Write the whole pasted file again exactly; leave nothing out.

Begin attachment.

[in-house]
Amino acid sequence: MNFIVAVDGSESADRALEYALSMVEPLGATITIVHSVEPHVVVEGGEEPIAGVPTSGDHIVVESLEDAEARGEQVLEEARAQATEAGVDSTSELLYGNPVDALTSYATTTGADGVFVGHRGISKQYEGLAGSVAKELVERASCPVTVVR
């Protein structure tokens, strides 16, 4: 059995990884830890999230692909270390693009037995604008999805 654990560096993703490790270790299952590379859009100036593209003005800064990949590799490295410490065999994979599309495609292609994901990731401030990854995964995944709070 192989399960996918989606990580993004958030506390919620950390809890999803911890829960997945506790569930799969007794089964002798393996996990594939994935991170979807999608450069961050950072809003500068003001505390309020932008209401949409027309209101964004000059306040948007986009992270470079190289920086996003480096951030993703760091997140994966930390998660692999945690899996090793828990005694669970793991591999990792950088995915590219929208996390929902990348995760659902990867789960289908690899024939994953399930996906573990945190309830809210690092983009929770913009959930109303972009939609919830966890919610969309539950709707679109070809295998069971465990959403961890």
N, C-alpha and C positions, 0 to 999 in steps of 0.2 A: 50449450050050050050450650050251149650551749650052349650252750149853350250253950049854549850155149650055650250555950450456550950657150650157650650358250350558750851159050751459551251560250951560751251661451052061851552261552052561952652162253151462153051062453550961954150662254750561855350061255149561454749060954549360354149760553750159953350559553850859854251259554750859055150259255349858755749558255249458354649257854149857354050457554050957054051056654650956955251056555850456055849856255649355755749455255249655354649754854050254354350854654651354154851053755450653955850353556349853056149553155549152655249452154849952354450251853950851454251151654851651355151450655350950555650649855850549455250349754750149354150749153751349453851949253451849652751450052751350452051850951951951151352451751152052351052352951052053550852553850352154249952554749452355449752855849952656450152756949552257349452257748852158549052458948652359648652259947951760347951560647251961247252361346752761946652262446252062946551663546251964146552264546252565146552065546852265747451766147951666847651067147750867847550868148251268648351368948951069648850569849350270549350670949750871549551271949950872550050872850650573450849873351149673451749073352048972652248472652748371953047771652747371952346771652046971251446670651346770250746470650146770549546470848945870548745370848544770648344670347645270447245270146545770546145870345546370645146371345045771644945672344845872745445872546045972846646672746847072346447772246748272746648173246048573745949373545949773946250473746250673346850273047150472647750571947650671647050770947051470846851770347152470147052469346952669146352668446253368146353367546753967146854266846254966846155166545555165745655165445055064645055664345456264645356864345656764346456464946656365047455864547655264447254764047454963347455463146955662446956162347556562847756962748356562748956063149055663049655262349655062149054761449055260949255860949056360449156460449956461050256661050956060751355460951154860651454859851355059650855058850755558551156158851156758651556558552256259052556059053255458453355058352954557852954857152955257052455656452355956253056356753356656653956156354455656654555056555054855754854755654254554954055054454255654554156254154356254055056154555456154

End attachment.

[in-house]
Amino acid sequence: MNFIVAVDGSESADRALEYALSMVEPLGATITIVHSVEPHVVVEGGEEPIAGVPTSGDHIVVESLEDAEARGEQVLEEARAQATEAGVDSTSELLYGNPVDALTSYATTTGADGVFVGHRGISKQYEGLAGSVAKELVERASCPVTVVR
């Protein structure tokens, strides 16, 4: 059995990884830890999230692909270390693009037995604008999805 654990560096993703490790270790299952590379859009100036593209003005800064990949590799490295410490065999994979599309495609292609994901990731401030990854995964995944709070 192989399960996918989606990580993004958030506390919620950390809890999803911890829960997945506790569930799969007794089964002798393996996990594939994935991170979807999608450069961050950072809003500068003001505390309020932008209401949409027309209101964004000059306040948007986009992270470079190289920086996003480096951030993703760091997140994966930390998660692999945690899996090793828990005694669970793991591999990792950088995915590219929208996390929902990348995760659902990867789960289908690899024939994953399930996906573990945190309830809210690092983009929770913009959930109303972009939609919830966890919610969309539950709707679109070809295998069971465990959403961890």
N, C-alpha and C positions, 0 to 999 in steps of 0.2 A: 50449450050050050050450650050251149650551749650052349650252750149853350250253950049854549850155149650055650250555950450456550950657150650157650650358250350558750851159050751459551251560250951560751251661451052061851552261552052561952652162253151462153051062453550961954150662254750561855350061255149561454749060954549360354149760553750159953350559553850859854251259554750859055150259255349858755749558255249458354649257854149857354050457554050957054051056654650956955251056555850456055849856255649355755749455255249655354649754854050254354350854654651354154851053755450653955850353556349853056149553155549152655249452154849952354450251853950851454251151654851651355151450655350950555650649855850549455250349754750149354150749153751349453851949253451849652751450052751350452051850951951951151352451751152052351052352951052053550852553850352154249952554749452355449752855849952656450152756949552257349452257748852158549052458948652359648652259947951760347951560647251961247252361346752761946652262446252062946551663546251964146552264546252565146552065546852265747451766147951666847651067147750867847550868148251268648351368948951069648850569849350270549350670949750871549551271949950872550050872850650573450849873351149673451749073352048972652248472652748371953047771652747371952346771652046971251446670651346770250746470650146770549546470848945870548745370848544770648344670347645270447245270146545770546145870345546370645146371345045771644945672344845872745445872546045972846646672746847072346447772246748272746648173246048573745949373545949773946250473746250673346850273047150472647750571947650671647050770947051470846851770347152470147052469346952669146352668446253368146353367546753967146854266846254966846155166545555165745655165445055064645055664345456264645356864345656764346456464946656365047455864547655264447254764047454963347455463146955662446956162347556562847756962748356562748956063149055663049655262349655062149054761449055260949255860949056360449156460449956461050256661050956060751355460951154860651454859851355059650855058850755558551156158851156758651556558552256259052556059053255458453355058352954557852954857152955257052455656452355956253056356753356656653956156354455656654555056555054855754854755654254554954055054454255654554156254154356254055056154555456154